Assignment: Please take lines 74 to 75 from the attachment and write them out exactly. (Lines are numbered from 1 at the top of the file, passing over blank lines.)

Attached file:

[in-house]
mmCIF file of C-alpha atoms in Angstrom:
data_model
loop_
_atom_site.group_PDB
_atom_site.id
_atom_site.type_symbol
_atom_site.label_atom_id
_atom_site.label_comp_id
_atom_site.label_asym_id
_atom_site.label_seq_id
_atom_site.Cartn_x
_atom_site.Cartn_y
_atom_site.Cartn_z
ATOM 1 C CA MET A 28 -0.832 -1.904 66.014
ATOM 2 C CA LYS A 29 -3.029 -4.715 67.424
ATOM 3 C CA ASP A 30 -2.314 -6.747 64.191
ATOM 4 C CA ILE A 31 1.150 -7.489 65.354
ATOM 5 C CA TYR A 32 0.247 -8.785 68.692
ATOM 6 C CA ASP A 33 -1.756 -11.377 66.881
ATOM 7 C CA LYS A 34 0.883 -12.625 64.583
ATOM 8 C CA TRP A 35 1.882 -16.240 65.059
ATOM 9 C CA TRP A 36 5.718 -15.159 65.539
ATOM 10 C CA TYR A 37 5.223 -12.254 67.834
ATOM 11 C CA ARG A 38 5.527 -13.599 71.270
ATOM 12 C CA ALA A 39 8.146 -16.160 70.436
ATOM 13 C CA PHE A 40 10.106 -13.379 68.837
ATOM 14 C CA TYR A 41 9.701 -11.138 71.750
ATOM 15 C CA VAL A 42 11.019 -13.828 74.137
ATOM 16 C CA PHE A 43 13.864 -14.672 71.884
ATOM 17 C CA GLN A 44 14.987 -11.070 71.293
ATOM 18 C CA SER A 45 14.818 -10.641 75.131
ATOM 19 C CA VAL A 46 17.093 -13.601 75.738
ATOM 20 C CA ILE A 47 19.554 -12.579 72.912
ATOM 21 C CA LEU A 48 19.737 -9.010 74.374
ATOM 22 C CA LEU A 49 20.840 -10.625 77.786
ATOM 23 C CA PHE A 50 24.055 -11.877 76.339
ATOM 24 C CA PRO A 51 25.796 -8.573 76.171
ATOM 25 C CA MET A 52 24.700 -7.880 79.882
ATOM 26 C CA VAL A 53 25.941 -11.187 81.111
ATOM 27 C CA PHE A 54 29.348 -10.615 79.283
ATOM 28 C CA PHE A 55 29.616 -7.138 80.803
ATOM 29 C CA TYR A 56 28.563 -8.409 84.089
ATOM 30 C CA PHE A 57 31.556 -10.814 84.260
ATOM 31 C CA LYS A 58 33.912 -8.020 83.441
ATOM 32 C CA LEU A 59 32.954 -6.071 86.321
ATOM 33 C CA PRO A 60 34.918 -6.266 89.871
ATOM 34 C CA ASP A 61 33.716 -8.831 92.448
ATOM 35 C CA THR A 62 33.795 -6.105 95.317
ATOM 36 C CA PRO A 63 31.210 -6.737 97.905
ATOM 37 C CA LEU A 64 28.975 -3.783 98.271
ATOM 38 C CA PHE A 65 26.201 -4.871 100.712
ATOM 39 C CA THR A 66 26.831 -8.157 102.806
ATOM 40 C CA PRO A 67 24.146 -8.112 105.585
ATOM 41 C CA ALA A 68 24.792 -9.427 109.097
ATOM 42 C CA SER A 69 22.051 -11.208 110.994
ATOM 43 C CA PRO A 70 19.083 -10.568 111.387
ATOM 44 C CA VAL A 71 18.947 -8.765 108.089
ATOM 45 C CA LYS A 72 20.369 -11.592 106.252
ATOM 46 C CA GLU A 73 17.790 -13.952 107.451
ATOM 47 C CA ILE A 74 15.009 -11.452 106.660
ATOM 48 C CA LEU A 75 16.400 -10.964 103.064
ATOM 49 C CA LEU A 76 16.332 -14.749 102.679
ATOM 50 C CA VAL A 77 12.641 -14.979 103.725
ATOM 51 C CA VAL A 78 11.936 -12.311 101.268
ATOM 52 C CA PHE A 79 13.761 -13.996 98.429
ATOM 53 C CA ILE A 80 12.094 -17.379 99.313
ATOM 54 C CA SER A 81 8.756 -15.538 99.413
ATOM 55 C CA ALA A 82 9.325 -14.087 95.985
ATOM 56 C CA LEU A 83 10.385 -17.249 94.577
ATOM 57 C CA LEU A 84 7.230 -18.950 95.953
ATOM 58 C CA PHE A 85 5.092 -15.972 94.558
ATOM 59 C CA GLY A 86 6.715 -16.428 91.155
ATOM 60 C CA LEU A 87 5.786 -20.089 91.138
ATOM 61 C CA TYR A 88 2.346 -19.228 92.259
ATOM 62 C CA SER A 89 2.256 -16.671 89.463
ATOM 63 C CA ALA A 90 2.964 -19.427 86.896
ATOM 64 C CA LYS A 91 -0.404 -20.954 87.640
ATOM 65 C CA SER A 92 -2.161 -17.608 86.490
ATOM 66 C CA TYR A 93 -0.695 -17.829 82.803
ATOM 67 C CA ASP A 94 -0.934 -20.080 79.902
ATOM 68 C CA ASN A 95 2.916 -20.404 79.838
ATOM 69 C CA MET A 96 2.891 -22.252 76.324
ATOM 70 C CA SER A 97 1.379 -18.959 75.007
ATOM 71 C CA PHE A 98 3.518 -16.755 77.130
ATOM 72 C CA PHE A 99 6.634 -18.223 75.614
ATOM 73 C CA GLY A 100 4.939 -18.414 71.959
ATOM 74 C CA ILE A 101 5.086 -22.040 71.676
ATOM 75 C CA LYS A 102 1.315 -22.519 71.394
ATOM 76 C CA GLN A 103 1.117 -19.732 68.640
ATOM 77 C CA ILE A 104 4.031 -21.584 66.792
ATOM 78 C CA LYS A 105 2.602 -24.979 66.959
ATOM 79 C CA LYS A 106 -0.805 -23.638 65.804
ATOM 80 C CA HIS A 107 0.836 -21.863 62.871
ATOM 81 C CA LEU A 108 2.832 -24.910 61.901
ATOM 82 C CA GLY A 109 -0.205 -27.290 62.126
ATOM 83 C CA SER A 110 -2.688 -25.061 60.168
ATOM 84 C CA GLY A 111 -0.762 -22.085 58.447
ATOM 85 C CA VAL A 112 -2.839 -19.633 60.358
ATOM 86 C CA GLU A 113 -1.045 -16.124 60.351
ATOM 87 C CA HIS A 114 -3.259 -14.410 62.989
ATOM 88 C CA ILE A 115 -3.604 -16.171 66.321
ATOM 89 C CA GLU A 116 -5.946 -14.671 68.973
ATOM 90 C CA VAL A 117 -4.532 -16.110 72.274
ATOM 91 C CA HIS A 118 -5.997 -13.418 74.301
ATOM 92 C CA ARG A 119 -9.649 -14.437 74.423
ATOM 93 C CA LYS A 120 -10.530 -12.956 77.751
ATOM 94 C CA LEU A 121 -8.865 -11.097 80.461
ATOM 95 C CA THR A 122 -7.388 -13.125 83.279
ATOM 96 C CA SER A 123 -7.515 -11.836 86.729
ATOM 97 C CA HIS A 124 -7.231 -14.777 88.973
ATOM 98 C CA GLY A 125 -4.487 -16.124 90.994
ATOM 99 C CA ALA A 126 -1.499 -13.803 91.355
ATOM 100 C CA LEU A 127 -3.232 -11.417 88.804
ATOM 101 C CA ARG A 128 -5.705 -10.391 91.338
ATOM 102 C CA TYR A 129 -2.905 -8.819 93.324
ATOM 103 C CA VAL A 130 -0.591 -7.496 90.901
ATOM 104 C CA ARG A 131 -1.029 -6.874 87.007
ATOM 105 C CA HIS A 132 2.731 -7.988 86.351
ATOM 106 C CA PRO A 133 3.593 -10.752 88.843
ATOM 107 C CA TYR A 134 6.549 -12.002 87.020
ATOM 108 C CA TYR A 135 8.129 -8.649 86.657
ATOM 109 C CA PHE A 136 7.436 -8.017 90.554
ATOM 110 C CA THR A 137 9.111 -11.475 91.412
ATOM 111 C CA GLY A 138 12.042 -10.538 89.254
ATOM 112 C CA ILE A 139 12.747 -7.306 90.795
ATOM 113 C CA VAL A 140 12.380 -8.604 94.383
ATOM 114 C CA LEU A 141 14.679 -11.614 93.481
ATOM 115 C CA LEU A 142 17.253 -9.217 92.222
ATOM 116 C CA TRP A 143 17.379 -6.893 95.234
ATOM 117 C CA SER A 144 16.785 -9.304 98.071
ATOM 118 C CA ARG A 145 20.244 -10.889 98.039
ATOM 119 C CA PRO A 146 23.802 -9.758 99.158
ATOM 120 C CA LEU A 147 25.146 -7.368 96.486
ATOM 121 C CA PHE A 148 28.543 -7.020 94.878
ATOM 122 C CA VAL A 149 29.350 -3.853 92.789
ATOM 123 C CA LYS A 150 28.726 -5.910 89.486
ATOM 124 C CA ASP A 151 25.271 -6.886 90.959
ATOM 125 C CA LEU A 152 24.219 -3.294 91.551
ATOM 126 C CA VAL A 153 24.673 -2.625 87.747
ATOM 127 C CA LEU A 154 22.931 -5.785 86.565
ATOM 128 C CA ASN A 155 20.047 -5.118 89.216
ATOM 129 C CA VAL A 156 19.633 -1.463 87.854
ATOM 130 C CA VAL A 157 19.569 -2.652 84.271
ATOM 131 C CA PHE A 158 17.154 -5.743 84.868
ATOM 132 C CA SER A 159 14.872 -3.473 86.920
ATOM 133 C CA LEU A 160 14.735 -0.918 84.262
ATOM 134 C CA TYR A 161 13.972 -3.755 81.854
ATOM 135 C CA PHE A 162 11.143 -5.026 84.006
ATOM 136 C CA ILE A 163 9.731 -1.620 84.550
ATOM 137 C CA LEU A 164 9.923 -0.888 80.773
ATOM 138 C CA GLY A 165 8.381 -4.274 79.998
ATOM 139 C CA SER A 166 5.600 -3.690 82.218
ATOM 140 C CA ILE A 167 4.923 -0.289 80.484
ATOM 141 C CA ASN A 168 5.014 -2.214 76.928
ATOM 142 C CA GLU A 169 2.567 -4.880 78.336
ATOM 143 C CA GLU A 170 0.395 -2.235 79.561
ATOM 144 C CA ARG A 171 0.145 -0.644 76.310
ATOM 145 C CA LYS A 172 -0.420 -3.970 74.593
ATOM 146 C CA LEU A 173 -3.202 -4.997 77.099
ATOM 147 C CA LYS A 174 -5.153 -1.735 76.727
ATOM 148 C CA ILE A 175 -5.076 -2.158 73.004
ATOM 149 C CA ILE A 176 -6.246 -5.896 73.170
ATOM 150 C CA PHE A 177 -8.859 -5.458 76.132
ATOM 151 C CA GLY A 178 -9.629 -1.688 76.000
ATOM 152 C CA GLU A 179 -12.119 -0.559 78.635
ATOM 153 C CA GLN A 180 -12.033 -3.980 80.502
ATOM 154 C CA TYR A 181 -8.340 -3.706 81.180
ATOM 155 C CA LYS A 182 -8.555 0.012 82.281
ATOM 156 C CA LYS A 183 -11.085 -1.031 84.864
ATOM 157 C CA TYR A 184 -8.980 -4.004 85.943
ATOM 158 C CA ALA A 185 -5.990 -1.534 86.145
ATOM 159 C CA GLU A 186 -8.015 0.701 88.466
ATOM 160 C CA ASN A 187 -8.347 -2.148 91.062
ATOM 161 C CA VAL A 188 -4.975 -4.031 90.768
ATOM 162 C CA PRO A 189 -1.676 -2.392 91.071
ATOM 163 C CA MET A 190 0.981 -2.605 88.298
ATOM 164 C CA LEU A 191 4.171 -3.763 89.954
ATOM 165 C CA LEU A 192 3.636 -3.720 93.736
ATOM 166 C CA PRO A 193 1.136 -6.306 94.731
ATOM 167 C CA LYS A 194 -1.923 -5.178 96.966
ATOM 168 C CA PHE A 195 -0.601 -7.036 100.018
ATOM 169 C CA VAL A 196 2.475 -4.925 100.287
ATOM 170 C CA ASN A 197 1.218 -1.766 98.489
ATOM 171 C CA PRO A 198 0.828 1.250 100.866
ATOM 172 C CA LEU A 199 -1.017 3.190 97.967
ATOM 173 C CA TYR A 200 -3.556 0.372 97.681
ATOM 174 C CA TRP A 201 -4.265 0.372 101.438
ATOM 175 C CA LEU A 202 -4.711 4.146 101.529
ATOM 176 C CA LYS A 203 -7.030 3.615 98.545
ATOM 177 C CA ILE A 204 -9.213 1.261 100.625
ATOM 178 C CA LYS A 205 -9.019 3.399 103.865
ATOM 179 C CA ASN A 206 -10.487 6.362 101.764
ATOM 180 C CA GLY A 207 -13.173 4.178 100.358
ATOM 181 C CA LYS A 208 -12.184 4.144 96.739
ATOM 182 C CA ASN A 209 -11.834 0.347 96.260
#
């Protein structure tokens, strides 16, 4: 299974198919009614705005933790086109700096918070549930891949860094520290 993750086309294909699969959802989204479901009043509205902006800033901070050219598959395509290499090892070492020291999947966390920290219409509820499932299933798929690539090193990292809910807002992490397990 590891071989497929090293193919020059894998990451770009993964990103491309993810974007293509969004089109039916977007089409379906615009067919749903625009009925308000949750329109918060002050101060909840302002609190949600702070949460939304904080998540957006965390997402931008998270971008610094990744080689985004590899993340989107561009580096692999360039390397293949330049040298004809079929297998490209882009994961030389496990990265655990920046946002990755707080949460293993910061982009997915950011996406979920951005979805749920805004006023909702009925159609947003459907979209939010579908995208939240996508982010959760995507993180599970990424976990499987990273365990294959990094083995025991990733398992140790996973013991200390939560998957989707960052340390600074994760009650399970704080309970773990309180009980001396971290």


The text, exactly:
ATOM 60 C CA LEU A 87 5.786 -20.089 91.138
ATOM 61 C CA TYR A 88 2.346 -19.228 92.259